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Amid the responses to yesterday’s news about the supremely cushy terms of Paul Krugman’s hiring at the CUNY Graduate Center, three have stood out:

1) that the average adjunct salary per course at CUNY is ~$3,000, and Krugman will earn 75 times that to teach one seminar per year (and no teaching labor at all in his first year);

2) that Krugman’s salary of $225,000 per academic year is either appropriate to his scholarly and public stature or that he’s being underpaid at that rate; and

3) that his salary is actually a bargain because it will be well returned by virtue of the Graduate Center’s enhanced profile and an attendant increase in private donations.

To these responses I’d like to add:

a) that there are 13 different funding levels for students at the Graduate Center (GC), ranging from zero dollars to $27,000 (as of last fall’s data). Krugman’s primary attachment will be to the GC’s Luxembourg Income Study Center, the mission of which is to support the study of, among other phenomena, poverty and income inequality.

The contradiction between these objects of study and the very subjects of poverty and income inequality at the GC is worth continually highlighting. Graduate students at the GC are at the mercy of funding—the funding inequities among us are the direct result of GC decision-making and priority-setting, working within the two-way interface with CUNY Central. Just last Friday we were at a meeting in which Interim President Robinson—the GC leader who fawned so over Krugman in the numerous emails that were released—told us, yet again, that there was no money available for increased funding—not even for those students who have no funding at all, either because they came in with no funding or because they are now outside the five years of guaranteed funding of the most lucrative packages.

There is, however, $225K a year to give Krugman for just, essentially, hanging around. What if, instead, that money went to the GC students who need it the most? Sure, at an annual rate, Krugman’s salary would only equal 12.5 $18K fellowship packages, the deal that many GC students have who entered before the current academic year (including me). But another way to think about it is as 75 $3,000 grants to students sans funding, so that they could teach one less class as an adjunct, thus allowing a much-needed diminishment in pressure and the possibility, maybe, to get through another dissertation chapter because of it.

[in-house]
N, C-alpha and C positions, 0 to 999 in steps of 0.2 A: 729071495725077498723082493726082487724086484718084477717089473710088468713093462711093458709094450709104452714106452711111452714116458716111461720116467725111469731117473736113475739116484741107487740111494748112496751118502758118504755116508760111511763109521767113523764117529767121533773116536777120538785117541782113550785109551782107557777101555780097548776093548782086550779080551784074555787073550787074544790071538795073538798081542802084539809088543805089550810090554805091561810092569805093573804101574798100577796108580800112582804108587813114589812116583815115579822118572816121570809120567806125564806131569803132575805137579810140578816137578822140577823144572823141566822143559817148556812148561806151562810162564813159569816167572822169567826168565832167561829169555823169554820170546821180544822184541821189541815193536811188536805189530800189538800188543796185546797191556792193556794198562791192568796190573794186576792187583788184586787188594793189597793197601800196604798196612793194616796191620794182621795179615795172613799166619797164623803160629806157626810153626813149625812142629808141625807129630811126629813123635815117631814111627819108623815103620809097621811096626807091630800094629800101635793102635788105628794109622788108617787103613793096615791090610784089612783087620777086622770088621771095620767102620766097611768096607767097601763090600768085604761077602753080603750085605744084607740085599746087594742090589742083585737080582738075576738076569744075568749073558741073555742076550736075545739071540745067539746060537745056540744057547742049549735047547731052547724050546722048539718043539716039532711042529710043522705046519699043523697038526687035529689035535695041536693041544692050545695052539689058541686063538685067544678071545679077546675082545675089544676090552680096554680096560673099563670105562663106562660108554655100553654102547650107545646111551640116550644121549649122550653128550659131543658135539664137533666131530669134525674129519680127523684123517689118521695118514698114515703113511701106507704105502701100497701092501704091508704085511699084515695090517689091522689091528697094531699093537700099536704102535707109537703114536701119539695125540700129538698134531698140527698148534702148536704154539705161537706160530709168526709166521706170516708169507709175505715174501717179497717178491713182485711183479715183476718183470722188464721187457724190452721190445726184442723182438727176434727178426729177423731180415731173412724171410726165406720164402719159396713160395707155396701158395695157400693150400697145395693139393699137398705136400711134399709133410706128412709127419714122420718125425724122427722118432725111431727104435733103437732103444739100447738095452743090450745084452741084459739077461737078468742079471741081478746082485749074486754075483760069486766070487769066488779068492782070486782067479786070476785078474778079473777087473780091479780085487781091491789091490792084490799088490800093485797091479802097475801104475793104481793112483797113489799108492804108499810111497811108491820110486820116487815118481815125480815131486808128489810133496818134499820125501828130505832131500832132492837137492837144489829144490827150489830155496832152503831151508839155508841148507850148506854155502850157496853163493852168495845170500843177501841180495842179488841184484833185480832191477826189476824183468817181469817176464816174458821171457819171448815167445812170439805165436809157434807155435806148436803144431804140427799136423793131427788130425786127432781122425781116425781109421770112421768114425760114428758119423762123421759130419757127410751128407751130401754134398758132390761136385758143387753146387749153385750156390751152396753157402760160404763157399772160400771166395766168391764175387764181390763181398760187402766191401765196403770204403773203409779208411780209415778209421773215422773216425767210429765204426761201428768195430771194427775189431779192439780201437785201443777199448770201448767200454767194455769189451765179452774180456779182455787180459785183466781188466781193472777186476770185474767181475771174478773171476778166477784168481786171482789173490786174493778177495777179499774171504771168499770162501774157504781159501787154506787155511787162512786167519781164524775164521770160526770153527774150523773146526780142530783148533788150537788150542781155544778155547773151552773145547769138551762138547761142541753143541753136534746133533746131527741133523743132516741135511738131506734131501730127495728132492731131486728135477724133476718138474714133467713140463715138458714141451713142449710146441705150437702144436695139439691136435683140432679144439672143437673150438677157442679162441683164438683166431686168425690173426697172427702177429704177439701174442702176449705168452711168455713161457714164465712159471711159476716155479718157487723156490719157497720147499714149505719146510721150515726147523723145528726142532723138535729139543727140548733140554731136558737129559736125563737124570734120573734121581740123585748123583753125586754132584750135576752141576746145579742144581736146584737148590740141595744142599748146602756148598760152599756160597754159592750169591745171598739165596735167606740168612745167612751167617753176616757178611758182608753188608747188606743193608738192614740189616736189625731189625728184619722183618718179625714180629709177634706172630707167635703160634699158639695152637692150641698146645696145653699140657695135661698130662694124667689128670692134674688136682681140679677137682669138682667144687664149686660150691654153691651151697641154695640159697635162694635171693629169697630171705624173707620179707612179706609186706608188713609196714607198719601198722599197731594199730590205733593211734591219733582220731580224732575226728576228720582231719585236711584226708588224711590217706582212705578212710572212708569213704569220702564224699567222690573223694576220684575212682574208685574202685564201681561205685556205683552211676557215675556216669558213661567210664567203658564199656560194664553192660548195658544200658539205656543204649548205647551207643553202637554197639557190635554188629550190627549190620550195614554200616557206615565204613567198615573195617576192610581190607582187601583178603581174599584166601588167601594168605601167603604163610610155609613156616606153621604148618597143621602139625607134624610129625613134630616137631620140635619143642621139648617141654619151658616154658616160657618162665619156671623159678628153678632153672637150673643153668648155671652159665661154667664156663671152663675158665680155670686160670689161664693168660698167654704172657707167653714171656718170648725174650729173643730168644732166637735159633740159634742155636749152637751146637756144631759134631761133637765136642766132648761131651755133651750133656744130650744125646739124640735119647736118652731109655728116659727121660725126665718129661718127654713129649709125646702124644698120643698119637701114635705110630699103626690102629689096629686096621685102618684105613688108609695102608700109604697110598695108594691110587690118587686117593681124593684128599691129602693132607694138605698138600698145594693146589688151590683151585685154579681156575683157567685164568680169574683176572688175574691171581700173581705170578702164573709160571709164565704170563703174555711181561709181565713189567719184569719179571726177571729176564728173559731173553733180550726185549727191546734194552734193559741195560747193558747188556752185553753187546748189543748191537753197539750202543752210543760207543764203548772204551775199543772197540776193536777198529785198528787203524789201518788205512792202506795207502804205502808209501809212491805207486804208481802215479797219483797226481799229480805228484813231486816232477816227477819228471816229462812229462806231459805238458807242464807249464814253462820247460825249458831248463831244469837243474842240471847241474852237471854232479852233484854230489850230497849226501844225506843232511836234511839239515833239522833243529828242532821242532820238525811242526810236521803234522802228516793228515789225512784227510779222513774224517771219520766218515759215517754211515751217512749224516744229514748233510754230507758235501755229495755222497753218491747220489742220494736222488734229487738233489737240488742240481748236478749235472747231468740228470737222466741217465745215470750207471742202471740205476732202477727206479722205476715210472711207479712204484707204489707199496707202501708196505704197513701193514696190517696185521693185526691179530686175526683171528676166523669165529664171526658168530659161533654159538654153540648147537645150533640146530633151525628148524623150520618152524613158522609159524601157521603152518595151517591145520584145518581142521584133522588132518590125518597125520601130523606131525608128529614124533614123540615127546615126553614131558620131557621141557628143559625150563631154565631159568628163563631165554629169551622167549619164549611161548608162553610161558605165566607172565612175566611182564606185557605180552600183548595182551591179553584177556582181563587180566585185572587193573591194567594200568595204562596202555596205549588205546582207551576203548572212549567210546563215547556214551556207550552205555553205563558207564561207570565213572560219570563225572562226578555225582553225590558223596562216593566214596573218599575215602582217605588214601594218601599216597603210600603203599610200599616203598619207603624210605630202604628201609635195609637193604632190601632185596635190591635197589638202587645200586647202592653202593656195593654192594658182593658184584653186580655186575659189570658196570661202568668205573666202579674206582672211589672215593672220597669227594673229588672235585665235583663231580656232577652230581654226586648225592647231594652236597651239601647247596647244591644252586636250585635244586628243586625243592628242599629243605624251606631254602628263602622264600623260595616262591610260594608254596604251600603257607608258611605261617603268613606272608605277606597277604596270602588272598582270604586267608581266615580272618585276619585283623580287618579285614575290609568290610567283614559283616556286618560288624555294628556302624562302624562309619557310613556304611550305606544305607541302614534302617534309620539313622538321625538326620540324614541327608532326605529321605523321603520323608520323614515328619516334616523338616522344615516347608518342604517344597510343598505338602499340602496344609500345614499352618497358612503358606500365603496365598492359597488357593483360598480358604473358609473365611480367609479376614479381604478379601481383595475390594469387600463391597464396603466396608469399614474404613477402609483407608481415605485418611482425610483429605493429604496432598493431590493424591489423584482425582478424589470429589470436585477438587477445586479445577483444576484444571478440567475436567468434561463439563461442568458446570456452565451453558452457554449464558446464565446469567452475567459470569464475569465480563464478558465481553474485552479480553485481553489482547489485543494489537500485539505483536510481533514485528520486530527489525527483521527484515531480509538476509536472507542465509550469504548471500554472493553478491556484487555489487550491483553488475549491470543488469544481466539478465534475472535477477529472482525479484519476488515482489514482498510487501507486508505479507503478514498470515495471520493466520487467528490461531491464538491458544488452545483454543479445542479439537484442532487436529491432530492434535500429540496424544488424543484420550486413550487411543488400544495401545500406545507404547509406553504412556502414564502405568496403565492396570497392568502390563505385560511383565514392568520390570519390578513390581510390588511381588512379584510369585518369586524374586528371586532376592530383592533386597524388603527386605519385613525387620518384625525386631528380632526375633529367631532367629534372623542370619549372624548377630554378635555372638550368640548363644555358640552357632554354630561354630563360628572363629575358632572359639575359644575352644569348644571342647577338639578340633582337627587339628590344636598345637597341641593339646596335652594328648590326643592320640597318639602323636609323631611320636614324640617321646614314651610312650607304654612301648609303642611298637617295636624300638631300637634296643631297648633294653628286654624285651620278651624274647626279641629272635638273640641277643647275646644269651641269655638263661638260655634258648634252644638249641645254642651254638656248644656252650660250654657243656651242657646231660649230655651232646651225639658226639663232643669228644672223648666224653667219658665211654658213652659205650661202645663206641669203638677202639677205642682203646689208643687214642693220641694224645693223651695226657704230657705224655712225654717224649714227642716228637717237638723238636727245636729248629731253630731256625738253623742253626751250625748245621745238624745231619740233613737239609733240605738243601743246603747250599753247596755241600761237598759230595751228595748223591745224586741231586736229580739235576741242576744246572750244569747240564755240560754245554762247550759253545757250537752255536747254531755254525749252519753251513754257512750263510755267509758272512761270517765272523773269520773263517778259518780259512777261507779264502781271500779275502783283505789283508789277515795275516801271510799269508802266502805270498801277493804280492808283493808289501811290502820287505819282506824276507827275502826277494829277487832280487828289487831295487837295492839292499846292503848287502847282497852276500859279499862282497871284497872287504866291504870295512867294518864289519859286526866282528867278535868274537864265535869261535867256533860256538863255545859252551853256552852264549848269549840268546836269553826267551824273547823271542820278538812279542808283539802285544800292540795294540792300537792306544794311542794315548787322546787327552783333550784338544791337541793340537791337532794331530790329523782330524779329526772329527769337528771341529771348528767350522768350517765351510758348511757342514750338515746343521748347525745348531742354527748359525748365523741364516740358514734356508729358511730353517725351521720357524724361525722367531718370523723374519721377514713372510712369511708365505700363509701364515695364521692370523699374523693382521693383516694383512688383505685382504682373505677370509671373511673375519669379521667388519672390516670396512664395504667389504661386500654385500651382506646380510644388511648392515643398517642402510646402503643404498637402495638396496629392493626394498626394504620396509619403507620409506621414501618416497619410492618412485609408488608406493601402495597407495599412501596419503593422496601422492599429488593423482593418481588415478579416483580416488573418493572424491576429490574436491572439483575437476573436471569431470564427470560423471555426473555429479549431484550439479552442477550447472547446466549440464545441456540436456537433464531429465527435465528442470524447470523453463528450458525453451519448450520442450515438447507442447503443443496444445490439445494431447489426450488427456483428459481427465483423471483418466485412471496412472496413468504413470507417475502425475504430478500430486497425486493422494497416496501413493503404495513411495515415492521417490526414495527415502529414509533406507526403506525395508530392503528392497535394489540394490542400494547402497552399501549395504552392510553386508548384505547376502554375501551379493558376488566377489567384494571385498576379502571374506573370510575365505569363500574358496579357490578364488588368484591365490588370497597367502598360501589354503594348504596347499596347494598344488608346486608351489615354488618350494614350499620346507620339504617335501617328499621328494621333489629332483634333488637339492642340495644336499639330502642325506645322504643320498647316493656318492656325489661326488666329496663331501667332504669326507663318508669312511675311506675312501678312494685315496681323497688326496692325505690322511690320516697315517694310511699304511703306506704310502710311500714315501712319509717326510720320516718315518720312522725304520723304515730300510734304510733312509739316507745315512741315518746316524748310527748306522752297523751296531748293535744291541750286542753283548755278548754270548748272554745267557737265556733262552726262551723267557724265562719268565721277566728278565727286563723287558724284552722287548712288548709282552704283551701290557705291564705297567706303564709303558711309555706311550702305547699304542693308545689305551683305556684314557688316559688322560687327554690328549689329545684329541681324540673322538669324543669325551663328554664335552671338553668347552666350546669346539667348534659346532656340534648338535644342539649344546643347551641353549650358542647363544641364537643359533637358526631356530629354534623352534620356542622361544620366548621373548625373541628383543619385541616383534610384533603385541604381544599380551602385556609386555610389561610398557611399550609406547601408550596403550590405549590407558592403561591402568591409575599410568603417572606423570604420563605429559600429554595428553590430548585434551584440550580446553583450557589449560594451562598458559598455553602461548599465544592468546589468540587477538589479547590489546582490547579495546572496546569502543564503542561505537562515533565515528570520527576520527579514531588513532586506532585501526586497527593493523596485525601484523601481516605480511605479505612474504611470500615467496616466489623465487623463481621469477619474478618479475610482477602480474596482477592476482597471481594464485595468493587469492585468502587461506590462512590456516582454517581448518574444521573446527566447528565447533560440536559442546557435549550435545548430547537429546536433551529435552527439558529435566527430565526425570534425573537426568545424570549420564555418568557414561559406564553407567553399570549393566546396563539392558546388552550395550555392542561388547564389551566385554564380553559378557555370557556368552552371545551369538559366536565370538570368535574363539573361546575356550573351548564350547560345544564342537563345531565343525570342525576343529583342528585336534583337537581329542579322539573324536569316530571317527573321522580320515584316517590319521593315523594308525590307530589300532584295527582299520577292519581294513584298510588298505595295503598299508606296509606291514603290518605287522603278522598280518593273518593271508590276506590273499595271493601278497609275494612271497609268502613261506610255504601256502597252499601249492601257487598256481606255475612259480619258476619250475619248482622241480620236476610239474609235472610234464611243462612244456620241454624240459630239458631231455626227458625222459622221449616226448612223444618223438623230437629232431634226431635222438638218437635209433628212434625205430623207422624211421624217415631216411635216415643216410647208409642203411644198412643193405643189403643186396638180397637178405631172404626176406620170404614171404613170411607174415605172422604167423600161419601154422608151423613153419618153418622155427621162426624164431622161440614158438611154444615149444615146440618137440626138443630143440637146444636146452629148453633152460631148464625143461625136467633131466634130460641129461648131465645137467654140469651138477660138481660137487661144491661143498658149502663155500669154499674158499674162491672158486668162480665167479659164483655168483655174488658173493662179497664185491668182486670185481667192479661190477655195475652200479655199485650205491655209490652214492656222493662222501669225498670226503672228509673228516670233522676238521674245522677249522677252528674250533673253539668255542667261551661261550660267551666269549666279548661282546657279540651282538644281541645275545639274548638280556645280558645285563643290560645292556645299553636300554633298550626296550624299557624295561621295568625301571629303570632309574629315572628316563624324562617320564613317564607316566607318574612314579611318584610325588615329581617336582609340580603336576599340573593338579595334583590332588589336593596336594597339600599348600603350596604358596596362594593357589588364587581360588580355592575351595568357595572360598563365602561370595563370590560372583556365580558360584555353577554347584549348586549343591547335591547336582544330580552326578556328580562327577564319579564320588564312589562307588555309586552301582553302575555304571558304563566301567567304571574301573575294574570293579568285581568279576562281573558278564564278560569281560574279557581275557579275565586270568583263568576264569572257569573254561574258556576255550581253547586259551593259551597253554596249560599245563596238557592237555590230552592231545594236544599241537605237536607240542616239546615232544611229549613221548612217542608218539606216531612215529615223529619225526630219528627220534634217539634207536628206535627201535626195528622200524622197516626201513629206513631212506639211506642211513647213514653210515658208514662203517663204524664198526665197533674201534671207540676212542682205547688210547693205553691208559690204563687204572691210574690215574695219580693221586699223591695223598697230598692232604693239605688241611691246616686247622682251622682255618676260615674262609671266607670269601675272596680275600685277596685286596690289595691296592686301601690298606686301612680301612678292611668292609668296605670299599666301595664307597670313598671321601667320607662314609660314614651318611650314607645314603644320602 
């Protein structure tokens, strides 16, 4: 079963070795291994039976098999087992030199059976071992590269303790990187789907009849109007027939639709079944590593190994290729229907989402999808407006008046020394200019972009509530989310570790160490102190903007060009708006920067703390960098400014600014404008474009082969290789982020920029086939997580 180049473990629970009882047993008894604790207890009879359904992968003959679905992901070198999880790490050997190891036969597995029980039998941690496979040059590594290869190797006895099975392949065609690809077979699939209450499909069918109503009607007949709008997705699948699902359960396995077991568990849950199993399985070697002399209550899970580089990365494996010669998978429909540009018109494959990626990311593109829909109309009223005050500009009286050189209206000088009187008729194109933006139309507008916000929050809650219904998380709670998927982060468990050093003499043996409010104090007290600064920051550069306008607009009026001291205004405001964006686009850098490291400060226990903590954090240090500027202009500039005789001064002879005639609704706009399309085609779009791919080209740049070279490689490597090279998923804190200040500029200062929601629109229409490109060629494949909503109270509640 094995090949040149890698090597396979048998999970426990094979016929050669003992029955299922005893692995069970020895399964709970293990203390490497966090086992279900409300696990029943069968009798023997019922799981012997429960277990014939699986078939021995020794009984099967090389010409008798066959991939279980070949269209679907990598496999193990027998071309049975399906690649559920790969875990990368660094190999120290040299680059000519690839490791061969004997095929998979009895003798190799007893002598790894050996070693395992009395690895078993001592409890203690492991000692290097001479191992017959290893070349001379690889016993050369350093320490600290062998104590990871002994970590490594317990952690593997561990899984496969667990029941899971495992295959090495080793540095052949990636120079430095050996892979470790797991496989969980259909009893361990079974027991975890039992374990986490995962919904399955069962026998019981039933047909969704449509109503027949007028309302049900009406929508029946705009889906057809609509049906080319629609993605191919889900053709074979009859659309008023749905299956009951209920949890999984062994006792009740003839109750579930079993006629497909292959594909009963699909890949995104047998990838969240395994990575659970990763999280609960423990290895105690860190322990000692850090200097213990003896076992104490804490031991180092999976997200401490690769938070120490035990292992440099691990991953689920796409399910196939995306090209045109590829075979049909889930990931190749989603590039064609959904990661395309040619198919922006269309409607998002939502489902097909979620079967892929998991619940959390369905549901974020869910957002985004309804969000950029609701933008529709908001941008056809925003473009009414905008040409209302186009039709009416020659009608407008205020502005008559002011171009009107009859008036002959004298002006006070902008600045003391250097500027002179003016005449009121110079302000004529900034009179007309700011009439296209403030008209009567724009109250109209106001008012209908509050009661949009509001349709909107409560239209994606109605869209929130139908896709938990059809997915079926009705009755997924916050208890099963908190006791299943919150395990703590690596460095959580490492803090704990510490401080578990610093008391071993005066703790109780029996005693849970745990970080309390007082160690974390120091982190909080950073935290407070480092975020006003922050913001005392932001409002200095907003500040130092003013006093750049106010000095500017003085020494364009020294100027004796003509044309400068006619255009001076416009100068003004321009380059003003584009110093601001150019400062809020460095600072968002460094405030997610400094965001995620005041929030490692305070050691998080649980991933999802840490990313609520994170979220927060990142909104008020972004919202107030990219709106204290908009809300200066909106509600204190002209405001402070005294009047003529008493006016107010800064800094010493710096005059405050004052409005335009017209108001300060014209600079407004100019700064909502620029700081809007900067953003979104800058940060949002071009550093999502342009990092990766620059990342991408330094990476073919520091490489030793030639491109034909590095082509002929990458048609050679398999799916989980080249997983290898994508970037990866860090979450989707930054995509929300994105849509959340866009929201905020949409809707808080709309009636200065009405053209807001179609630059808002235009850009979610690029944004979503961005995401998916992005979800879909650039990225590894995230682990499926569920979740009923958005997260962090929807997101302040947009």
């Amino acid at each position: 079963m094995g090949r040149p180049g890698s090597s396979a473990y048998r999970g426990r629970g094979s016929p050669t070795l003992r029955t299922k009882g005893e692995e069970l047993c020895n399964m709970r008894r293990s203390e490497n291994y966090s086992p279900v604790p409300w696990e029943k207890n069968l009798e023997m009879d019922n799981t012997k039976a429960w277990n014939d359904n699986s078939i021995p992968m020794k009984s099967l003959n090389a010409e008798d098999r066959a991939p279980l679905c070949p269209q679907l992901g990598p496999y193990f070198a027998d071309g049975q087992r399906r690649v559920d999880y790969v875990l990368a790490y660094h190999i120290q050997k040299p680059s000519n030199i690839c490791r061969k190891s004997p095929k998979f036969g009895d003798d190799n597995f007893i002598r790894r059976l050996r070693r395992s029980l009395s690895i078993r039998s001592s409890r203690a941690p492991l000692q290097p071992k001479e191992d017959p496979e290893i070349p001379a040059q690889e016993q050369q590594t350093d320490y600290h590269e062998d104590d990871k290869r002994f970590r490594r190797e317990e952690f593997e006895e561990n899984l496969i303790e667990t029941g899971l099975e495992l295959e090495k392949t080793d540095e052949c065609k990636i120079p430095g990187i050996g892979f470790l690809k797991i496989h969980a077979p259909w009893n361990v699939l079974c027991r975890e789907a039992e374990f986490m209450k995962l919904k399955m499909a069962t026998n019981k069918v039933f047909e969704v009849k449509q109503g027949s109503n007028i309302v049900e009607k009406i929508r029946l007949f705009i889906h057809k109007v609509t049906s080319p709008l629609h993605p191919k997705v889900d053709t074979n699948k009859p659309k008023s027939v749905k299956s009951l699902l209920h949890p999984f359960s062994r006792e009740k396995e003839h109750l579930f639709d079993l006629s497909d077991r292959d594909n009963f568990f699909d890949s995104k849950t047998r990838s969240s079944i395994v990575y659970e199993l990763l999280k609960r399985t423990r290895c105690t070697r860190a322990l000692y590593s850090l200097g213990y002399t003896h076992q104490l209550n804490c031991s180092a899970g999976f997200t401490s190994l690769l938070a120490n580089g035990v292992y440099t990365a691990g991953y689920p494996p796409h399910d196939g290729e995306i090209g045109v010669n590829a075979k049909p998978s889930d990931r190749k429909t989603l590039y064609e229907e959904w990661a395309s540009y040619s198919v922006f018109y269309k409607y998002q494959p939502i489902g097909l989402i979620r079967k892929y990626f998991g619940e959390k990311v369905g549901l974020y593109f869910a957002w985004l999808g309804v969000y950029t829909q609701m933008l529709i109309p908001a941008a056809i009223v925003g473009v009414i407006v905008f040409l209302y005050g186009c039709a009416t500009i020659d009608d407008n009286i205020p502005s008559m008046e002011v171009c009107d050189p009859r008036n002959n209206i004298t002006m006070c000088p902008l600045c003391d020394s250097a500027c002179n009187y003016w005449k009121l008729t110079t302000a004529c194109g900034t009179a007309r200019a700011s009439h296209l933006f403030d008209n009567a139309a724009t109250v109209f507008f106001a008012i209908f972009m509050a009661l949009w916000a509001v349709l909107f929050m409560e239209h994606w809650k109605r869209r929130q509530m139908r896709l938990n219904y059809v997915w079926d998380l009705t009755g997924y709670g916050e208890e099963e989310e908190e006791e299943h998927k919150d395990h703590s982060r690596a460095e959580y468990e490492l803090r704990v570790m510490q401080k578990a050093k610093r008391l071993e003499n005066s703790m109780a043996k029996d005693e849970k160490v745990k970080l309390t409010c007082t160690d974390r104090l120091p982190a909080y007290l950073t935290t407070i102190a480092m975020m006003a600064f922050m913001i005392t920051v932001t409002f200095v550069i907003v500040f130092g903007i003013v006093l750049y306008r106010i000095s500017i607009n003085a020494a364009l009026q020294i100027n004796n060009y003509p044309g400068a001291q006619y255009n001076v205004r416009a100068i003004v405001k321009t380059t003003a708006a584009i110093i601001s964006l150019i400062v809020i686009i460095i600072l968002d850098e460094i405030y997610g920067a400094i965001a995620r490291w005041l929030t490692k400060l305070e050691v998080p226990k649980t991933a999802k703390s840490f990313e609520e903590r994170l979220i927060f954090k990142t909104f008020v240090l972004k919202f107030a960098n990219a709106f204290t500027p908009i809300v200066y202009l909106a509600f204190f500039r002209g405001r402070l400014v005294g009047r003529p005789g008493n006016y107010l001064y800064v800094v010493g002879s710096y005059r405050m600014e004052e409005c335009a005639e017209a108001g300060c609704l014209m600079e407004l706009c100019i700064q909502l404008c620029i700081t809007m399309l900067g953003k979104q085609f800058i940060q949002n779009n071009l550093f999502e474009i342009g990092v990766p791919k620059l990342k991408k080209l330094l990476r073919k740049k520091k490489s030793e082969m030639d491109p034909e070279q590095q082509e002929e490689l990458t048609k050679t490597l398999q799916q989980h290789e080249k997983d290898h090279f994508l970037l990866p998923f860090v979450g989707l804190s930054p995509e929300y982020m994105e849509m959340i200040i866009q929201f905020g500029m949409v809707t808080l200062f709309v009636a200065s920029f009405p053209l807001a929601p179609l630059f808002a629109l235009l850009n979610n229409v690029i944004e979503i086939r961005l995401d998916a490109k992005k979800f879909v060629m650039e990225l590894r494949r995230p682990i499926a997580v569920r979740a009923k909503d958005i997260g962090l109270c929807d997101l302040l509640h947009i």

The larger issue, of course, is that the terms of Krugman’s hire represent a fundamental contradiction in the hegemony of the “lack of money” that rules the practices and discussions of public higher ed. Indeed, there is always money to be had, at CUNY as elsewhere, whether it’s to hire a celebrity prof to add value by virtue of his name, or to build a $350-million “world-class” science center. (Note that Krugman is also “world class.” CUNY’s desperate for world-class status, even if it means running its students and faculty into the ground.)

And this is just to consider the situation of graduate student workers at the GC. The CUNY system at large is rife with inequality due to the state’s and university’s spending priorities, which reflect the overall neoliberal political economy that has decimated public higher ed over the last 40+ years. Indeed, at CUNY in particular, as much as the 1969 student, faculty, and community occupation of City College was a watershed victory against structural racism and/in higher education, it also galvanized the reactionary policies that have led to the increased exclusion of working class students of color in recent years.

b) As for Krugman’s salary, whether he’s being paid appropriately for his stature is beside the point. I mean, does anyone know how much money he makes from university employment versus his NYT gig versus his books versus his speaking gigs, etc.? In a bitter irony, it would seem that university employment is actually adjunct labor for him, in the way that it was for most adjuncts back in the day, who taught to supplement their income and not for their entire livelihood, as they must today under the penury of academic capitalism.

Furthermore, CUNY’s last celebrity hire, David Petraeus, cut his salary to $1 after a similar outcry last summer over his comparably less cushy terms (he had to teach—wait for it—two courses a year). As Petraeus’s representative put it at the time, “Once controversy arose about the amount he was being paid, he decided it was much more important to keep the focus on the students, on the school and on the teaching, and not have it be about the money.”

Considering the above, is Krugman more or less ethical than Petraeus?

c) Finally, if Krugman’s hire results in more private donations, fine. But to what would those donations go? There is currently no accountability mechanism at the GC (that I’m aware of at least) to measure, on the one hand, incoming donations and, on the other, what those funds are being used for. If Krugman’s position at the GC spurs donations that will then be put to student funding, that would be great—all for it. But something tells me that’s not what’s going to happen…

To be clear, I’m not against Krugman per se—I’m against the political economy that rewards elites while immiserating everyone else (given that the middle class is increasingly an illusion). For all Krugman’s own utility, such as it is, as a scourge against center-right economics, the terms of his hiring at the GC are an unfortunate symbol of all that’s wrong with public higher ed.

Paul Krugman and the Politics of Public Higher Ed

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